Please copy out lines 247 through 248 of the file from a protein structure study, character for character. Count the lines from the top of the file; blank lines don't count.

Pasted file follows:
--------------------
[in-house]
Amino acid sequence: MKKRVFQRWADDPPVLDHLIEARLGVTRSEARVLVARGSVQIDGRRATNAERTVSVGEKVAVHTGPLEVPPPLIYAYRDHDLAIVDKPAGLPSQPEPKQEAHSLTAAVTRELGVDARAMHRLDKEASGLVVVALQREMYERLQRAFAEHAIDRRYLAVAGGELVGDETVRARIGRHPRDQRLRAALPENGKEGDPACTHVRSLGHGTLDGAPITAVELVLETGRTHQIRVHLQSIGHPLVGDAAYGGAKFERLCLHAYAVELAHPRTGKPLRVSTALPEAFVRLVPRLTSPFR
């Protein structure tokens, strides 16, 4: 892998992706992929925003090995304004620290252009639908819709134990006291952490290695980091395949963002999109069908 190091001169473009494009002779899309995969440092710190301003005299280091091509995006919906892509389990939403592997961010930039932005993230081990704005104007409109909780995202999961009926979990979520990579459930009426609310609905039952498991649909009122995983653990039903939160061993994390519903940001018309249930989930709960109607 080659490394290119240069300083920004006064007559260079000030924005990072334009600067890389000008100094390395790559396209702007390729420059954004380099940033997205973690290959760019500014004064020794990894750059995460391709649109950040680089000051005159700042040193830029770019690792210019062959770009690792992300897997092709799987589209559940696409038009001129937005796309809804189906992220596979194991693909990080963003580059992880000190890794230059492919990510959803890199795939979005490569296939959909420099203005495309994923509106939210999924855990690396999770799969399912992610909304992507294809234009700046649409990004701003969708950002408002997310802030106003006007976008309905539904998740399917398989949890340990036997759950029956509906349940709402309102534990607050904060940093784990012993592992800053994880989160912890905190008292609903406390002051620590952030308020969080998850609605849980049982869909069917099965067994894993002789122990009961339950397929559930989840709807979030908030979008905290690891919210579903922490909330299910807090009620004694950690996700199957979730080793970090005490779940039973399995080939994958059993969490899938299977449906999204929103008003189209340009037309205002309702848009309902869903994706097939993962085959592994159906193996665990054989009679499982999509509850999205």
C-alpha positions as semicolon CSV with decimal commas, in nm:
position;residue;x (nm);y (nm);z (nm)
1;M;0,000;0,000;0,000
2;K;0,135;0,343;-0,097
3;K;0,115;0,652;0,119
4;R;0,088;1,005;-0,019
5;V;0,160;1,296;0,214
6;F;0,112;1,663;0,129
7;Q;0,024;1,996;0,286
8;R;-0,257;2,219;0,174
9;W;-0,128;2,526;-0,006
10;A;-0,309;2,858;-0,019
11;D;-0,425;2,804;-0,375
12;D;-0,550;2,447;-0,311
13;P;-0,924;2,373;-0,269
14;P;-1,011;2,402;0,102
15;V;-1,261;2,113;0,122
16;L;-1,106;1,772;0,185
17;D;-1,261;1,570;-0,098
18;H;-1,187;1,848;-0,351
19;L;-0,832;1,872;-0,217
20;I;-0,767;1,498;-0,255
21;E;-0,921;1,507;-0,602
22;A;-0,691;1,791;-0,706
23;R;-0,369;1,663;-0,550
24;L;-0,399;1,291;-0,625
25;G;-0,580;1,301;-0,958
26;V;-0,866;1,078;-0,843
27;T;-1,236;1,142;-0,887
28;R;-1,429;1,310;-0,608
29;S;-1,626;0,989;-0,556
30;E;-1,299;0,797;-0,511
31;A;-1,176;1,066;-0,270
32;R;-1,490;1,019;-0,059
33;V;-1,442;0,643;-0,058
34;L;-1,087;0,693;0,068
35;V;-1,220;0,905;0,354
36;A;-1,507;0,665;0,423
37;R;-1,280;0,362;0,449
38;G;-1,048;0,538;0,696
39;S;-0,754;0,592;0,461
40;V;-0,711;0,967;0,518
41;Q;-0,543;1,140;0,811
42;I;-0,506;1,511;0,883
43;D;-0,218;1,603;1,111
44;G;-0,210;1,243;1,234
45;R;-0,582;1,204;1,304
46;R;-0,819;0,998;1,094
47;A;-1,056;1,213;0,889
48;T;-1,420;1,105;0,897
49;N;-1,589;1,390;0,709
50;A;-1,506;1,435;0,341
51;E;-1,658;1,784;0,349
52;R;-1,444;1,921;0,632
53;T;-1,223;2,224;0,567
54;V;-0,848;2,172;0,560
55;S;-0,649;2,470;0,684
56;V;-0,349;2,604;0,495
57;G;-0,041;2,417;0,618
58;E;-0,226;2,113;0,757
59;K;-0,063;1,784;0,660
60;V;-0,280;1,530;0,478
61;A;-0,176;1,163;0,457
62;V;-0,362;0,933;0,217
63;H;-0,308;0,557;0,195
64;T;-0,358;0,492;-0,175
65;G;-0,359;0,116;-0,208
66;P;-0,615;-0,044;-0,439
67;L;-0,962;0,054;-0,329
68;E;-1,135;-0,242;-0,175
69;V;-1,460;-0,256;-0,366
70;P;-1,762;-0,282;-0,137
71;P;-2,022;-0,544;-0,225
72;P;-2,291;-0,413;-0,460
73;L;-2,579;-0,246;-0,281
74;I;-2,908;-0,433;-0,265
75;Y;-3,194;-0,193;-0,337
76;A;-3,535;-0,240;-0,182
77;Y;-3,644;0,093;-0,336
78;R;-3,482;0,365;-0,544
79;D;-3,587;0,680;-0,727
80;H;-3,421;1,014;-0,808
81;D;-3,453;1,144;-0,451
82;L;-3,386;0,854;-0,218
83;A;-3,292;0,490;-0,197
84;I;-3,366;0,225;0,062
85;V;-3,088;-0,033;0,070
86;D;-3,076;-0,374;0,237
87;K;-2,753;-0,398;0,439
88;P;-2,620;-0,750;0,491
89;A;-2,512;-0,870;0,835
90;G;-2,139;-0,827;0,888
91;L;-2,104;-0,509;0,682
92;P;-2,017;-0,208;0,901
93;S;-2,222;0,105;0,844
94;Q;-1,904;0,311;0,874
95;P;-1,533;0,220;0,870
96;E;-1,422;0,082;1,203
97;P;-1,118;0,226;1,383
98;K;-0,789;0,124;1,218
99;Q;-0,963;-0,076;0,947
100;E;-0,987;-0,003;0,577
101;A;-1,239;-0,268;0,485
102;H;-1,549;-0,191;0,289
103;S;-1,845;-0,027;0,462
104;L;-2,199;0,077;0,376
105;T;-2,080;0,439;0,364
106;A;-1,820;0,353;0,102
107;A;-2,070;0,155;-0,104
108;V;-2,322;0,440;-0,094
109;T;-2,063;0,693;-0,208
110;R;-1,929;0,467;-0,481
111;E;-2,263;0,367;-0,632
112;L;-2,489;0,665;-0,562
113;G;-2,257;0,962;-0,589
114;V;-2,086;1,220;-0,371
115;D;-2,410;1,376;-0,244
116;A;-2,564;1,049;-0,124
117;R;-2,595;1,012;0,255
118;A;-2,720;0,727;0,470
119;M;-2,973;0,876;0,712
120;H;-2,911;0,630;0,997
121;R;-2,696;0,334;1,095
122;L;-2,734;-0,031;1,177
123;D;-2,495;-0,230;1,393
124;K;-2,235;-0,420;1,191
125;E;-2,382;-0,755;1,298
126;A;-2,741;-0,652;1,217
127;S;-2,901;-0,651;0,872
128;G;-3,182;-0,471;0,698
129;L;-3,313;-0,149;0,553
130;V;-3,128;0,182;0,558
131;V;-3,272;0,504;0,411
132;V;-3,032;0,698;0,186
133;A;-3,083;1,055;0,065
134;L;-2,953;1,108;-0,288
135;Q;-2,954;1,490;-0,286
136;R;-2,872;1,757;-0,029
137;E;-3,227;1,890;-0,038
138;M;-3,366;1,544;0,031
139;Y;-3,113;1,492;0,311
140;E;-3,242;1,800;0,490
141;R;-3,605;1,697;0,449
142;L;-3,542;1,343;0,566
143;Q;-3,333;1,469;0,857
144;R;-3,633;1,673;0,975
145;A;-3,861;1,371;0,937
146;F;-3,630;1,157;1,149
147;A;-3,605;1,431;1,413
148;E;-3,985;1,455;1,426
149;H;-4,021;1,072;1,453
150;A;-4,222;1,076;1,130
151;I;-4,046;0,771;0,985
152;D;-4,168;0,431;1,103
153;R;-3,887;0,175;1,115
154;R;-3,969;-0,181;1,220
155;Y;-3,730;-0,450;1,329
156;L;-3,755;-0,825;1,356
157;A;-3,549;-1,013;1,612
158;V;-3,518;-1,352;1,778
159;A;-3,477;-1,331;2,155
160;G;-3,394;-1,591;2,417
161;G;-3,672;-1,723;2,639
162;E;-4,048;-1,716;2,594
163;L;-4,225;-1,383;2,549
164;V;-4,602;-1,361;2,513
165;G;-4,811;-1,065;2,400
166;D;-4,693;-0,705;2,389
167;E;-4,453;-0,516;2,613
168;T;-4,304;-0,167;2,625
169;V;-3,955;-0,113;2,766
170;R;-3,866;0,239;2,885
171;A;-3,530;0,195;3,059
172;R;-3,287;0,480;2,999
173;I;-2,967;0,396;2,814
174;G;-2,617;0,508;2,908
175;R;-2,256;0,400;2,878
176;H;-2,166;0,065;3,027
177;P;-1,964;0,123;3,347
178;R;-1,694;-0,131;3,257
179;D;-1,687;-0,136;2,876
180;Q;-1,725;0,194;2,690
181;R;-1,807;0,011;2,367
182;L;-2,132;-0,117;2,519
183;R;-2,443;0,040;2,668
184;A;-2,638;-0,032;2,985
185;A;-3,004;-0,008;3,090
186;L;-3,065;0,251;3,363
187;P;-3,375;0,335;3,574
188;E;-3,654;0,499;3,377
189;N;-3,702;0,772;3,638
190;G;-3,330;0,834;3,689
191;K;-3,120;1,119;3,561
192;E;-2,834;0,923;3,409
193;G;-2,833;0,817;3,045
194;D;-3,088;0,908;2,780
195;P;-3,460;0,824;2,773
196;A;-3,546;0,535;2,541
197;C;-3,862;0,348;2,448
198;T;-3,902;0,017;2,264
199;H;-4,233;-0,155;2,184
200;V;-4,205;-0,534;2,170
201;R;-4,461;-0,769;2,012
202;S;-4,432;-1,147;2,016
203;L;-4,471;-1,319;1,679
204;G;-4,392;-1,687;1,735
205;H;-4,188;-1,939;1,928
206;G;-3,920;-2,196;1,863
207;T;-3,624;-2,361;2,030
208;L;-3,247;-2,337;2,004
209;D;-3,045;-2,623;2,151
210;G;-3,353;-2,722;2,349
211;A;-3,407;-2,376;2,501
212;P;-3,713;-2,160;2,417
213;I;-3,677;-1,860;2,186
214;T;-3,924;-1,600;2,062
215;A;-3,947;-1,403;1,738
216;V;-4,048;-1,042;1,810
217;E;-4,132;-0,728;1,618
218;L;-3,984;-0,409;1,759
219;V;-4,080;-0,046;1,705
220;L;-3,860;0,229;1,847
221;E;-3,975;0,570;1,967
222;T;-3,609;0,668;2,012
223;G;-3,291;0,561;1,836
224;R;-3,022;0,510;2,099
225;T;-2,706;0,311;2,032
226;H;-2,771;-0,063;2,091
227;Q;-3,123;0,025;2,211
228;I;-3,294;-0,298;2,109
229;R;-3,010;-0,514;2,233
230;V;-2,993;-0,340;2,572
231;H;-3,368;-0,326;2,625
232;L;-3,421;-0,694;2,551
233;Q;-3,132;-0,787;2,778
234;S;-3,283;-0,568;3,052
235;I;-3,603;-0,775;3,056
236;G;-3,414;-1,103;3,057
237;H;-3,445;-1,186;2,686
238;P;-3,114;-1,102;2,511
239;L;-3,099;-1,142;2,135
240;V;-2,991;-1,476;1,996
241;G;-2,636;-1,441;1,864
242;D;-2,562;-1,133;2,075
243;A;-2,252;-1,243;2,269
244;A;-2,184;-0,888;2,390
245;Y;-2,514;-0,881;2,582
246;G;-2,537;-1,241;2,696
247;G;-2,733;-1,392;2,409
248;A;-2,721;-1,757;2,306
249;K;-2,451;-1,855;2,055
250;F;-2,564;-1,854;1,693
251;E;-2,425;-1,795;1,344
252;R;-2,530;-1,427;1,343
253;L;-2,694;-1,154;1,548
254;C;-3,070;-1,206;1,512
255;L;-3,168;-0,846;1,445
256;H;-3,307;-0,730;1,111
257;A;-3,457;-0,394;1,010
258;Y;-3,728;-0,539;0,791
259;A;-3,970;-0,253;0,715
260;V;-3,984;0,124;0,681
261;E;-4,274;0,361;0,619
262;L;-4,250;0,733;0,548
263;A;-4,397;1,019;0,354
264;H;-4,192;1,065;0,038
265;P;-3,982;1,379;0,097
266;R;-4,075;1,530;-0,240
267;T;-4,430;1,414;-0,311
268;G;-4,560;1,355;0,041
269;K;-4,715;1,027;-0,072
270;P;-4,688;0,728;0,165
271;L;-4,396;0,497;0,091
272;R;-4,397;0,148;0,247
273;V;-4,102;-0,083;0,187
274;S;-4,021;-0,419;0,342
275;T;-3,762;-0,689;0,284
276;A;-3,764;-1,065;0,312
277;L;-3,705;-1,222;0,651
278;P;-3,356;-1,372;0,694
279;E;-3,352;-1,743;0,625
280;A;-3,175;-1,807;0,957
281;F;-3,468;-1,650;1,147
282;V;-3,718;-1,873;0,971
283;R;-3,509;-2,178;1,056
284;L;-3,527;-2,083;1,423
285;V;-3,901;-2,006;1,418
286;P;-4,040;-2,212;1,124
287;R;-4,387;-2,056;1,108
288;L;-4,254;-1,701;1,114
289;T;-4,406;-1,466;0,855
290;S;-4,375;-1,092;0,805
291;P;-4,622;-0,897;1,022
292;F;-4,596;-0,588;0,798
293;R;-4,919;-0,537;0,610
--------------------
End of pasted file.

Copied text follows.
242;D;-2,562;-1,133;2,075
243;A;-2,252;-1,243;2,269